AngloGold issues ultimatum

2012-10-22 20:07

Johannesburg - Strikers at AngloGold Ashanti [JSE:ANG] have until noon on Wednesday to return to work or risk being dismissed, the company said.

"Failure to return to work, in order that we resume normal operations, will result in the issue of notices of dismissal to any and all employees who have not complied with the ultimatum," CEO Mark Cutifani said during a conference call on Monday.

"It is regretful that matters have reached this stage, with job losses now being threatened and livelihoods for thousands of families being placed at risk."

Miners who failed to return to work would be issued dismissal letters and would be allowed to appeal.

Those who returned to work would receive the improved wage offer that was communicated to all employees by AngloGold Ashanti and separately by elected union representatives.

AngloGold Ashanti miners have been on strike since September for a monthly salary of R16 000.

"The strike continues at the balance of our operations and it has become clear that we now need to take new steps to try and break this backlog to encourage a rapid return to the normality of those mines," Cutifani said.

"With every day that this unprofessional strike drags on no salaries are paid, production is lost and crucially working places in these mines deteriorate, becoming potentially unsafe."

He added that the strikes in the mining sector had caused extensive damage to South Africa's reputation as an investment destination.

Around 7500 workers had already returned to work but 17 500 were still on strike, the company said.

AngloGold Ashanti was losing around 32 000 ounces of production a week.

"The company has engaged with striking workers in a respectful and honest way throughout this period, despite the fact that the work stoppage is unprocedural and unprotected," it said in a statement.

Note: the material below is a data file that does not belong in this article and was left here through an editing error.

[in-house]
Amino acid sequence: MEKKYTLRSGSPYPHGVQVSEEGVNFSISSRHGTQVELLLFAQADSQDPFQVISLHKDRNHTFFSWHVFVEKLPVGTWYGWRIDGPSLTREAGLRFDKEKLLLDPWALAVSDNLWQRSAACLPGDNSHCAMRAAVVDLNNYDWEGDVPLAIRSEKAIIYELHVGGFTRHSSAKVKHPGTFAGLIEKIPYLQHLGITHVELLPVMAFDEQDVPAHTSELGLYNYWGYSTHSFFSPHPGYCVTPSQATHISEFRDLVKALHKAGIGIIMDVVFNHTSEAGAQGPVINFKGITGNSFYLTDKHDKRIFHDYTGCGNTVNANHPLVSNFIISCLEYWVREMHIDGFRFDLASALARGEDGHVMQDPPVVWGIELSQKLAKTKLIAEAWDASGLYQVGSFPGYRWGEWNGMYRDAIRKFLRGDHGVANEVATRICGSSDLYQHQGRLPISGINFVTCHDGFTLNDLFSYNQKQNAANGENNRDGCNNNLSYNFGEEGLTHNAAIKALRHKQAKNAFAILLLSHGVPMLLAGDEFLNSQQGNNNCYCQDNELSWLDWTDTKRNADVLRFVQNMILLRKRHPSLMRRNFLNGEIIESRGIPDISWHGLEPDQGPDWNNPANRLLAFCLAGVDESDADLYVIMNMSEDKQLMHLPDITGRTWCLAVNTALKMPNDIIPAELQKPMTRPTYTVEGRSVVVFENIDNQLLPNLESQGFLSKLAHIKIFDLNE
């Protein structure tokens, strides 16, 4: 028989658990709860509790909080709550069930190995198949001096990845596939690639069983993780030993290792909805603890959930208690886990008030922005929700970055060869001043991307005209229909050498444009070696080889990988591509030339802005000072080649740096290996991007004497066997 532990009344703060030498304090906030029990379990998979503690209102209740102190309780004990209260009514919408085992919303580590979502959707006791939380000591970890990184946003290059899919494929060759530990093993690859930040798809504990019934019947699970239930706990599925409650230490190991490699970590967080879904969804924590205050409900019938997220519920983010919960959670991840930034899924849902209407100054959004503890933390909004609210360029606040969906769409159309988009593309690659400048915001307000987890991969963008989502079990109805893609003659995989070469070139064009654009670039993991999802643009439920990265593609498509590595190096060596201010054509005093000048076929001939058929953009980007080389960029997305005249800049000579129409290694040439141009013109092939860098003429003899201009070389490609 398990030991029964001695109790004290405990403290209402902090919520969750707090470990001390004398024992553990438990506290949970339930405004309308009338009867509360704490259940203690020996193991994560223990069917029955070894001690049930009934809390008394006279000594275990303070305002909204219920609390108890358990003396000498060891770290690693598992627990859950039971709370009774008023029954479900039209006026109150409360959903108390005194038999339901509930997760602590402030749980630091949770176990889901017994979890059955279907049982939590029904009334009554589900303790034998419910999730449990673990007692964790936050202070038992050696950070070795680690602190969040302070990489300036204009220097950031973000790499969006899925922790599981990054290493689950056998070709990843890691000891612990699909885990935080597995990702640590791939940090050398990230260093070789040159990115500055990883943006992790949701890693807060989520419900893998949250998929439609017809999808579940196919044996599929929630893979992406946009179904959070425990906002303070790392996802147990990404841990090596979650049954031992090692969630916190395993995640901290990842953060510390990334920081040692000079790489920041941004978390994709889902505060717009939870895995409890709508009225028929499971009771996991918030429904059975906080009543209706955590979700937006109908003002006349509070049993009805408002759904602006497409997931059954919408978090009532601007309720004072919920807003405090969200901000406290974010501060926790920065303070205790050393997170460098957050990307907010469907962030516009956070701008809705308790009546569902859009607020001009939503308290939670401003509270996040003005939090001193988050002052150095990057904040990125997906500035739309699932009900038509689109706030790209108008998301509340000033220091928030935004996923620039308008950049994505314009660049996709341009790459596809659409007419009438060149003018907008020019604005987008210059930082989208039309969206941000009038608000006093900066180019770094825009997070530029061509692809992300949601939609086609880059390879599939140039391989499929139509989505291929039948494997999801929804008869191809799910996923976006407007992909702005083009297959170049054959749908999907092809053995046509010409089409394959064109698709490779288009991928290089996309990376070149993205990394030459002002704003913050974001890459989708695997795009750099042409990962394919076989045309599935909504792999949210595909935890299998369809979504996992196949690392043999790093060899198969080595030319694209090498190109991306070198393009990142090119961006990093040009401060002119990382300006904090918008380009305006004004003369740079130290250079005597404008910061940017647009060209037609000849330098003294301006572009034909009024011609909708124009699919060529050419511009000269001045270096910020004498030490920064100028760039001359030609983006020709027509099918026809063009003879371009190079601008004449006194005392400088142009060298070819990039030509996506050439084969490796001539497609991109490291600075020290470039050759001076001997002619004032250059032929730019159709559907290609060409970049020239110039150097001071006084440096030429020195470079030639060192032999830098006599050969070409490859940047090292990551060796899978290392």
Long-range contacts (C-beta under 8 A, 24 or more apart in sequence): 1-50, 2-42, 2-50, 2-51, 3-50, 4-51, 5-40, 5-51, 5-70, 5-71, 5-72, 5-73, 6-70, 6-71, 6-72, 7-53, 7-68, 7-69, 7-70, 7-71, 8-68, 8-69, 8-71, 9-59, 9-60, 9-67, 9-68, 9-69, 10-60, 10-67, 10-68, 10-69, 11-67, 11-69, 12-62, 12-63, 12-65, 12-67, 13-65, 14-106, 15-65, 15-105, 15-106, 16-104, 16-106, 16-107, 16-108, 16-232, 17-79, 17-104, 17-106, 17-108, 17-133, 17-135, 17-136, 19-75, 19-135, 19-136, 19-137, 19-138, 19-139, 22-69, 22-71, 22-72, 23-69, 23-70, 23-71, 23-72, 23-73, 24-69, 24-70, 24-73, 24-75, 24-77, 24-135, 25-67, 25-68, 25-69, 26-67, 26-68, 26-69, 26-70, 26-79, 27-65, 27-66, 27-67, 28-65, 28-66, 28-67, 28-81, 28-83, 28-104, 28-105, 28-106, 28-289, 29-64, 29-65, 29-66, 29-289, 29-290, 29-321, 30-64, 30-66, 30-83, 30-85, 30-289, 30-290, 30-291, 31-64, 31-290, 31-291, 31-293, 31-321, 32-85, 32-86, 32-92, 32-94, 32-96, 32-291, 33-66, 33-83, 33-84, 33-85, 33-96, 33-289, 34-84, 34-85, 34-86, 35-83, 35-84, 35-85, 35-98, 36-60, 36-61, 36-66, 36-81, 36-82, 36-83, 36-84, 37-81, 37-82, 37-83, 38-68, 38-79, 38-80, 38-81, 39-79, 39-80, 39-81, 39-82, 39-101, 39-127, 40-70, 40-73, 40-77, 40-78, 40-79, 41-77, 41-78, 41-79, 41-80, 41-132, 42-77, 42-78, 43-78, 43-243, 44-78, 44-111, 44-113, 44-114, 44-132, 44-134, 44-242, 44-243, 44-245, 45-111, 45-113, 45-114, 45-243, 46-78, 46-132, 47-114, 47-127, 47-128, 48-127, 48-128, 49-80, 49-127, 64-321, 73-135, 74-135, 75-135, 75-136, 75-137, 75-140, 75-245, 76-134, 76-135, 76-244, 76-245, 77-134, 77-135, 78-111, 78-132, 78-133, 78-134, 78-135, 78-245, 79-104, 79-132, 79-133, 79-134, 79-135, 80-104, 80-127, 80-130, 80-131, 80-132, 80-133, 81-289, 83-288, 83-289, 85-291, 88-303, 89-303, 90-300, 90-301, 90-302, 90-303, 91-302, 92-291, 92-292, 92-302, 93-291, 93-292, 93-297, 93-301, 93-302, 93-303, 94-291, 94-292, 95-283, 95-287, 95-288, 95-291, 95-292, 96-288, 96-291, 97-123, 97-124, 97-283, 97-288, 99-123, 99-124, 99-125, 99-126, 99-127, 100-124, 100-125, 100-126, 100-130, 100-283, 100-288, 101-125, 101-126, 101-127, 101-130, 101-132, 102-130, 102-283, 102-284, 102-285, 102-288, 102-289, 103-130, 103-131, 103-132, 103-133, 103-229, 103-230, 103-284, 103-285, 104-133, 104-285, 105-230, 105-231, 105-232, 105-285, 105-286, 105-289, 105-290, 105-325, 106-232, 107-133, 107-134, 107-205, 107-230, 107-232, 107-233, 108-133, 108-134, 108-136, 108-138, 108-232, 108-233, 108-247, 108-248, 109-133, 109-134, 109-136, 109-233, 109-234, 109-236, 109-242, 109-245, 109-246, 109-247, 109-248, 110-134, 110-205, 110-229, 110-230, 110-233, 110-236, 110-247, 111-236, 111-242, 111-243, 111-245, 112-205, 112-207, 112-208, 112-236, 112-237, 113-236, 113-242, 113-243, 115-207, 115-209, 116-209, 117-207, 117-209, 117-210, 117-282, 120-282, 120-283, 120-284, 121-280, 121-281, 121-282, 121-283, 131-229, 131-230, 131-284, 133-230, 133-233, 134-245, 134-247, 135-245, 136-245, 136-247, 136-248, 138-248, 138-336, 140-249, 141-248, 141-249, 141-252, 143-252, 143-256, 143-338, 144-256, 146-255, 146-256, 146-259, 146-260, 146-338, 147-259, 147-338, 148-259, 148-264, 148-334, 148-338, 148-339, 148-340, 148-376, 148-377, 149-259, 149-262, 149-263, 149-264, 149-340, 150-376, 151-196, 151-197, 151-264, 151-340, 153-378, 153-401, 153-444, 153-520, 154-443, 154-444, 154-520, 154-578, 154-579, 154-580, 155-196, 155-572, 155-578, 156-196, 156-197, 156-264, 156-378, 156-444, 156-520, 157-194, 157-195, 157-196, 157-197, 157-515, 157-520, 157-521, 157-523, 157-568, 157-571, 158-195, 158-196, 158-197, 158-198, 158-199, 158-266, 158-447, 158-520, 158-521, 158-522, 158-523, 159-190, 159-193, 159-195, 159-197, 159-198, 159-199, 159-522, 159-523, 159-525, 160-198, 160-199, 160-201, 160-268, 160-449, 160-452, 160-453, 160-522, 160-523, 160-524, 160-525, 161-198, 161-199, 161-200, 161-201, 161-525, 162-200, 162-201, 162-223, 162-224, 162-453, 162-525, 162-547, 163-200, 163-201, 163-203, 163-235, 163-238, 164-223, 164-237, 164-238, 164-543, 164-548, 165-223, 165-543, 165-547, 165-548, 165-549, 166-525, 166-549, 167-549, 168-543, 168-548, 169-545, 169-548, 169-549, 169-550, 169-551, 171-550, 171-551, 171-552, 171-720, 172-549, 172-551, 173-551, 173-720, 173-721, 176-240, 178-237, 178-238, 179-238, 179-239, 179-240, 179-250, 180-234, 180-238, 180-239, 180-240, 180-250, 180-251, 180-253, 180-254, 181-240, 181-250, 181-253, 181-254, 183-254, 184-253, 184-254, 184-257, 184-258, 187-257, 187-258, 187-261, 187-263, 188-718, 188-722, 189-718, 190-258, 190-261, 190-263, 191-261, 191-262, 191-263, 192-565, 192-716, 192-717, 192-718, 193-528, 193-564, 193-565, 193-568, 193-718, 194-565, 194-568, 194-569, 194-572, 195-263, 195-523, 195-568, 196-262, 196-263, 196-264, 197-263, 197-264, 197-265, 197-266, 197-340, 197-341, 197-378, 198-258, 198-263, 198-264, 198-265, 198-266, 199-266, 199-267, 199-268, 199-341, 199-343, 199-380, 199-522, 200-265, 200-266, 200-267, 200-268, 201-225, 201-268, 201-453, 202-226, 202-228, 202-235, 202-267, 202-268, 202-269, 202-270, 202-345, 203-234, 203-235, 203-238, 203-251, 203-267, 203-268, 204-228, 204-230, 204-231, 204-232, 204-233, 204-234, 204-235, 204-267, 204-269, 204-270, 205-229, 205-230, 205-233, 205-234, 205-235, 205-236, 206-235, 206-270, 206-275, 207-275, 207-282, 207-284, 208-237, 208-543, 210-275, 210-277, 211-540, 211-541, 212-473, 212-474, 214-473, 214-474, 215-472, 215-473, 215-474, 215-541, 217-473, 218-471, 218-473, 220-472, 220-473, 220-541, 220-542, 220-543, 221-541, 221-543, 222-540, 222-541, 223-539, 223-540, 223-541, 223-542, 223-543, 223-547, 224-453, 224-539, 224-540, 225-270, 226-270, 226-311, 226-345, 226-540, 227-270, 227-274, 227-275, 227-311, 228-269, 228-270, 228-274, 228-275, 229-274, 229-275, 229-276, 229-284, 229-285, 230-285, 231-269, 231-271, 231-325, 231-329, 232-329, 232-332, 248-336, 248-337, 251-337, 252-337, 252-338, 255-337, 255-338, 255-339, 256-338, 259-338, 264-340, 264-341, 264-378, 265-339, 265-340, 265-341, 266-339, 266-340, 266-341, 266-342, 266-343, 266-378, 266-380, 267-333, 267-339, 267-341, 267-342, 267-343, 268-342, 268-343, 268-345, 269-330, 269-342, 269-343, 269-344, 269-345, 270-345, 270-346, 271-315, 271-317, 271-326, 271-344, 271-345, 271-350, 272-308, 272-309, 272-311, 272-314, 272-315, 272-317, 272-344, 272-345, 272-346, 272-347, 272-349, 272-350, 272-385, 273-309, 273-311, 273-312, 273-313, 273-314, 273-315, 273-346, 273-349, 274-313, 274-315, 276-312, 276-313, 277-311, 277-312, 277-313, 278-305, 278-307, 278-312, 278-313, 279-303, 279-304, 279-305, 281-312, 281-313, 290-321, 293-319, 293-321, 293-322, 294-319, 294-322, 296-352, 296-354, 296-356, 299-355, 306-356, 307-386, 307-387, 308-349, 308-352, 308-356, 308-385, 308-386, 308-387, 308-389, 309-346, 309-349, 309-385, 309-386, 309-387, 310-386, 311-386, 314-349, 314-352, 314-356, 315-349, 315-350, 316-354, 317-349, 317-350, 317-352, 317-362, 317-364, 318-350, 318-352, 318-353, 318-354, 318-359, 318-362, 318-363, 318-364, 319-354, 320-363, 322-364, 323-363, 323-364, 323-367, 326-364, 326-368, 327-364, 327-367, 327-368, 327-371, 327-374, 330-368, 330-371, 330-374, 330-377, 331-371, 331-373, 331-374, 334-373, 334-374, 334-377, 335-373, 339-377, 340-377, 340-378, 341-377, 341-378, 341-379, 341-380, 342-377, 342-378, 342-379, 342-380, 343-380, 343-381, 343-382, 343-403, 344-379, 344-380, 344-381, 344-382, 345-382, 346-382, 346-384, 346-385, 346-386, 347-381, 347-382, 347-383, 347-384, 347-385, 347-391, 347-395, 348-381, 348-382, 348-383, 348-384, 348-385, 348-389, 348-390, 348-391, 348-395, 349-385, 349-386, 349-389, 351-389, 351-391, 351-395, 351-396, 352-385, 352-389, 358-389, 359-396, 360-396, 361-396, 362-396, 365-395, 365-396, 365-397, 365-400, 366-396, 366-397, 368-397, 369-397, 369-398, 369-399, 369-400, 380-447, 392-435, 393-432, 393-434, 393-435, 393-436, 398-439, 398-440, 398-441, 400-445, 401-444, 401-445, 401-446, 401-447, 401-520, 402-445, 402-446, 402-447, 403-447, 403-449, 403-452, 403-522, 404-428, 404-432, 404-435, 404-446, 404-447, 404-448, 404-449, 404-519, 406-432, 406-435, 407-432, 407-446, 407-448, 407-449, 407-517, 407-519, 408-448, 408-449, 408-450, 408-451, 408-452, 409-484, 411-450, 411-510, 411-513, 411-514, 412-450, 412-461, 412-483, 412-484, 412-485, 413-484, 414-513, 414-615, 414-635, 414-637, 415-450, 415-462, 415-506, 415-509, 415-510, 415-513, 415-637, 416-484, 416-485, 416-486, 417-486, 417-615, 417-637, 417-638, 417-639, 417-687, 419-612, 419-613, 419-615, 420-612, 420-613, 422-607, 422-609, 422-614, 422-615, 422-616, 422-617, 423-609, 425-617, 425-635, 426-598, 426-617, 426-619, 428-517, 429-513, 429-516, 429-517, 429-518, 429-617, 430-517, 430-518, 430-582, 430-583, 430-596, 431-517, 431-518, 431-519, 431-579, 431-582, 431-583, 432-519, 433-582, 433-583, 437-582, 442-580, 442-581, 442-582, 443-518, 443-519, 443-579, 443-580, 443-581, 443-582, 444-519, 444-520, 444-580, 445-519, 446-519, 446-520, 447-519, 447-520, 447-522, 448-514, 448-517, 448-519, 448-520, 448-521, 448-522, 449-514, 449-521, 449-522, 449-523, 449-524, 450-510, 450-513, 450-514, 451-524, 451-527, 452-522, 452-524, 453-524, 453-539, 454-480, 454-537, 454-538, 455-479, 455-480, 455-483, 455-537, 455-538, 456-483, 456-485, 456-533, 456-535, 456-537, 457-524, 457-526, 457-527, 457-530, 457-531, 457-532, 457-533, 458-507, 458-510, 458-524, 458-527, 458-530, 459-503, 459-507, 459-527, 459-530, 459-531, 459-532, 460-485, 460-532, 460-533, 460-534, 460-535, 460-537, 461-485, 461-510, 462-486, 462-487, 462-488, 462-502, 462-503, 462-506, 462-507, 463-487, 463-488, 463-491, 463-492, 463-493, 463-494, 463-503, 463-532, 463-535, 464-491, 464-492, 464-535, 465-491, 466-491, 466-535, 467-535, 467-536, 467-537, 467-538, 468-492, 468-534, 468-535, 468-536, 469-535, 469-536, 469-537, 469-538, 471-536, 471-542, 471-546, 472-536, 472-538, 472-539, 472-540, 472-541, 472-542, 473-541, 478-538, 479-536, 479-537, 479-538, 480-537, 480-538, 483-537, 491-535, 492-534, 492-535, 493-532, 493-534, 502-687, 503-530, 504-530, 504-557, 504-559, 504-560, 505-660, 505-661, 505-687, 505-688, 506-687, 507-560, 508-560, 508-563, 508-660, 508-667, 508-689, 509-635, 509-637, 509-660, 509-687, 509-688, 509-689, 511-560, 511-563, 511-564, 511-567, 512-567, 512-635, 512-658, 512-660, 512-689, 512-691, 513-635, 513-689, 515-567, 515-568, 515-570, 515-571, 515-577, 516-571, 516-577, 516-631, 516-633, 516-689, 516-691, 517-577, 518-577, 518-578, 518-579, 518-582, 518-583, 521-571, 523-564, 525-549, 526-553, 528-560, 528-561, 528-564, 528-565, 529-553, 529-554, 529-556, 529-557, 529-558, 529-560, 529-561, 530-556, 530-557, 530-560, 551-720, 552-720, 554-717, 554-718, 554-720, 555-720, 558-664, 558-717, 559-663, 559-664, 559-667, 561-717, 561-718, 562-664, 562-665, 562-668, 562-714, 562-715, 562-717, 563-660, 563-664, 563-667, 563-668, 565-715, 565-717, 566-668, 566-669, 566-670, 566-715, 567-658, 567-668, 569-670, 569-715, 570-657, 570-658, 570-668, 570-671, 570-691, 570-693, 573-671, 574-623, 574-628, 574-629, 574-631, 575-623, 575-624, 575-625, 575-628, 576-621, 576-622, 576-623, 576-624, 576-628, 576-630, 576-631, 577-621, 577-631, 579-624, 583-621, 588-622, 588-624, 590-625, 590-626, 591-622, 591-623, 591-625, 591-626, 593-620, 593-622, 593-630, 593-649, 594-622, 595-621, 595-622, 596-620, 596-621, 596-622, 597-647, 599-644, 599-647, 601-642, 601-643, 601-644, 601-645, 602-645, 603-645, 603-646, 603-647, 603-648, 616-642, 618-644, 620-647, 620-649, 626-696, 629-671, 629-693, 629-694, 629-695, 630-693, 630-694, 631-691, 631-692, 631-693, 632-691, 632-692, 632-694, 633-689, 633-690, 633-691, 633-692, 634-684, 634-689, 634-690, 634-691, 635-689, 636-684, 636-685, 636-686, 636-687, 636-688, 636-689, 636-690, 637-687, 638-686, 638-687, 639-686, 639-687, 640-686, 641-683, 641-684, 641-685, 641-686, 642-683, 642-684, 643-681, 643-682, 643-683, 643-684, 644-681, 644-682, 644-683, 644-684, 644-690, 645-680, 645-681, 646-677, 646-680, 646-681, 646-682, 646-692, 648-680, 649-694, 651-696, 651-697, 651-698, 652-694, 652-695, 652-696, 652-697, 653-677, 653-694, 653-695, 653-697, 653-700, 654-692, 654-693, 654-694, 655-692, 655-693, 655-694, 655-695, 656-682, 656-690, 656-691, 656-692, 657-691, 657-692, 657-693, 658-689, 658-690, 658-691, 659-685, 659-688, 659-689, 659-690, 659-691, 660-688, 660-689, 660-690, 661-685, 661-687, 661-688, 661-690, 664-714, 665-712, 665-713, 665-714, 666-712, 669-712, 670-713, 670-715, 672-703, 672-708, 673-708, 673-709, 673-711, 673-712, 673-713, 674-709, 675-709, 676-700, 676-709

"AngloGold Ashanti has continued to seek dialogue and compromise, including the offer of a fair and reasonable salary package improvement through the established bargaining system."

The Congress of the SA Trade Unions (Cosatu) expressed anger at the move.

"The crisis that has engulfed the mining industry is primarily the fault of the employers themselves and they should not attempt to take short-cuts to avoid it."

Cosatu said had miners not been paid a "pittance" the strikes would have been avoided.

"If the mining bosses do not accede to this demand, the totality of the capitalist class will face the full might of organised workers and also will face stiff resistance in every corner of the economy," Cosatu said.

The union federation called for all workers in the country to stage a protest in solidarity with striking miners.

Anglo American Platinum fired 12 000 strikers after they failed to appear at a disciplinary hearing.

More than 8000 workers involved in an illegal strike at Gold Fields' KDC East mine would be fired if they failed to return to work on Monday night and Tuesday morning, the company said.